Self-propelling composition wherein the active ingredient is present in solution comprise an active ingredient, propellant and co-solvent, and advantageously an antioxidant stabiliser. The co-solvents may constitute 5 to 40% w/w of the composition, though preferably less than 20% w/w of the composition.
Compositions of the present invention may also be in the form of aqueous or dilute alcoholic solution, optionally a sterile solution, of the active ingredient for use in a nebuliser or atomiser.
Compositions of the present invention suitable for parenteral administration conveniently comprise sterile aqueous solutions of the active ingredient, which solutions are preferably isotonic with blood of a patient under treatment.
Pharmaceutical composition of the present invention suitable for topical use include compositions suitable for administration to the skin, eyes, nose and mouth. Compositions for use on the skin include lotions and creams comprising liquid or semi-solid emulsions, either oil-in-water or water-in-oil, and ointment, preferably containing from 0.2 to 5% w/v of the active ingredient. Desirably the creams and ointments should contain a preservative such as methyl hydroxybenzoate.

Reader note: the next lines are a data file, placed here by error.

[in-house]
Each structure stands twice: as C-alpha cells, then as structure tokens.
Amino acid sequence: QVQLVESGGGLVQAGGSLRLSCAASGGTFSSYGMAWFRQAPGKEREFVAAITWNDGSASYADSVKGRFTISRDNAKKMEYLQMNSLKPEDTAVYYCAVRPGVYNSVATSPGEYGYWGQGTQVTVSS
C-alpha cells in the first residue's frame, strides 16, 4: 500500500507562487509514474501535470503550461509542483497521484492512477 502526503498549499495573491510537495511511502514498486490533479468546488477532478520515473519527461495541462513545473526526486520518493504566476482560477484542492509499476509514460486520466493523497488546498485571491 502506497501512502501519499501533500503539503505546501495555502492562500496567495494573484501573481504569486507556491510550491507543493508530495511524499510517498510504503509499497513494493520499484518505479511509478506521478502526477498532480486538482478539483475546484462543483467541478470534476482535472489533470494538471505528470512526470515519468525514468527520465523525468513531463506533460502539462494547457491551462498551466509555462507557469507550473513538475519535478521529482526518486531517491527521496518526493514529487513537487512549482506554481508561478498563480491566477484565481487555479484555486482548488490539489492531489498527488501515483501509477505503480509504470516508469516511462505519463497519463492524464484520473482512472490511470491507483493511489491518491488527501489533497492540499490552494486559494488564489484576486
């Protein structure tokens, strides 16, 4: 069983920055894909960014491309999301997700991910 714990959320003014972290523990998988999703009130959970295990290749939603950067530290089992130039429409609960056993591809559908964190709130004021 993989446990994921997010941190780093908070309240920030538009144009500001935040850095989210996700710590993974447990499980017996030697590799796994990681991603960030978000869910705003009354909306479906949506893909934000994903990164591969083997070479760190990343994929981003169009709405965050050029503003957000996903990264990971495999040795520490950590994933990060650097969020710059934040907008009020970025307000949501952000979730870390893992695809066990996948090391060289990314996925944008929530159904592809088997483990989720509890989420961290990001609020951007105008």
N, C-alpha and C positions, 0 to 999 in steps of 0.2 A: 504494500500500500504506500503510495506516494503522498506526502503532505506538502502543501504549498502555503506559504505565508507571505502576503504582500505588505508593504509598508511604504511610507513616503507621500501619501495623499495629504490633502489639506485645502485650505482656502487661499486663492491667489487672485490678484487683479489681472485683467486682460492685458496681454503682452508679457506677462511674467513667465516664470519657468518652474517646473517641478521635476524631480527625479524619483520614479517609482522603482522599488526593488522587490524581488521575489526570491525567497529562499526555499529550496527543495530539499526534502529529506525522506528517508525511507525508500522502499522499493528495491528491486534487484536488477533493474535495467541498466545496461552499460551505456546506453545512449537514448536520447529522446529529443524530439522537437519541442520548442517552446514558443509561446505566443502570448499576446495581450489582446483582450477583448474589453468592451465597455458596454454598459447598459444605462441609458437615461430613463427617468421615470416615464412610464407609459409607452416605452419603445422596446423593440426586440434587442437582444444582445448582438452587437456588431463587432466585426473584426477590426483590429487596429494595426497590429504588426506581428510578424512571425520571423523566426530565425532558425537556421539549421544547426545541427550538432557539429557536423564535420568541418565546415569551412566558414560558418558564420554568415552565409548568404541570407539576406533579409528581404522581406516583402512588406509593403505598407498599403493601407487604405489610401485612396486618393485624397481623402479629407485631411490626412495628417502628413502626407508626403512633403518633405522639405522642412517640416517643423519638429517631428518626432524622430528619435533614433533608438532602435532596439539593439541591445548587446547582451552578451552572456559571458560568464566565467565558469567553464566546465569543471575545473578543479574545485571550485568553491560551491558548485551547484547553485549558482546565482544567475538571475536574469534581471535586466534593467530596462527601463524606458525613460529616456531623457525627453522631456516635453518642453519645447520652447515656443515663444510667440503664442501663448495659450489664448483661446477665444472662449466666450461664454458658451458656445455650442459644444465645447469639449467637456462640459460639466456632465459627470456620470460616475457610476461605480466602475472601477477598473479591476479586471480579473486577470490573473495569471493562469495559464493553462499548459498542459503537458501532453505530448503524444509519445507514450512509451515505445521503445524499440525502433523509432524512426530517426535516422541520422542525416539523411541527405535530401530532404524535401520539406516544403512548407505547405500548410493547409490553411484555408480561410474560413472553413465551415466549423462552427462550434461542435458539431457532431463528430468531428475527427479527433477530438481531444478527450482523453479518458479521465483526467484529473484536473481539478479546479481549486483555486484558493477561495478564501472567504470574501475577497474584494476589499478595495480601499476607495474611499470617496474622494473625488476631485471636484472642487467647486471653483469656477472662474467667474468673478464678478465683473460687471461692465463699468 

Compositions for administration to the eye include eye drops comprising the active ingredient in aqueous or oily solution and ointments, preferably containing 0.2 to 5% w/v of the active ingredients. The dye drops are desirably fungistatic and bacteriostatic and are preferably prepared sterile.
Compositions suitable for administration to the nose include powder, self-propelling and spray compositions similar to those already described under compositions suitable for pulmonary administration but having when dispersed, a somewhat larger particle size of the order of 10 to 200 microns. Other compositions suitable for nasal administration include a coarse powder having a particle size of 20 to 500 microns which is administered in the manner in which snuff is taken i.e. by rapid inhalation through the nasal passage from a container of the powder held close up to the nose. Another composition suitable for nasal administration is nasal drops comprising 0.2 to 5% w/v of the active ingredient in aqueous or oily solution.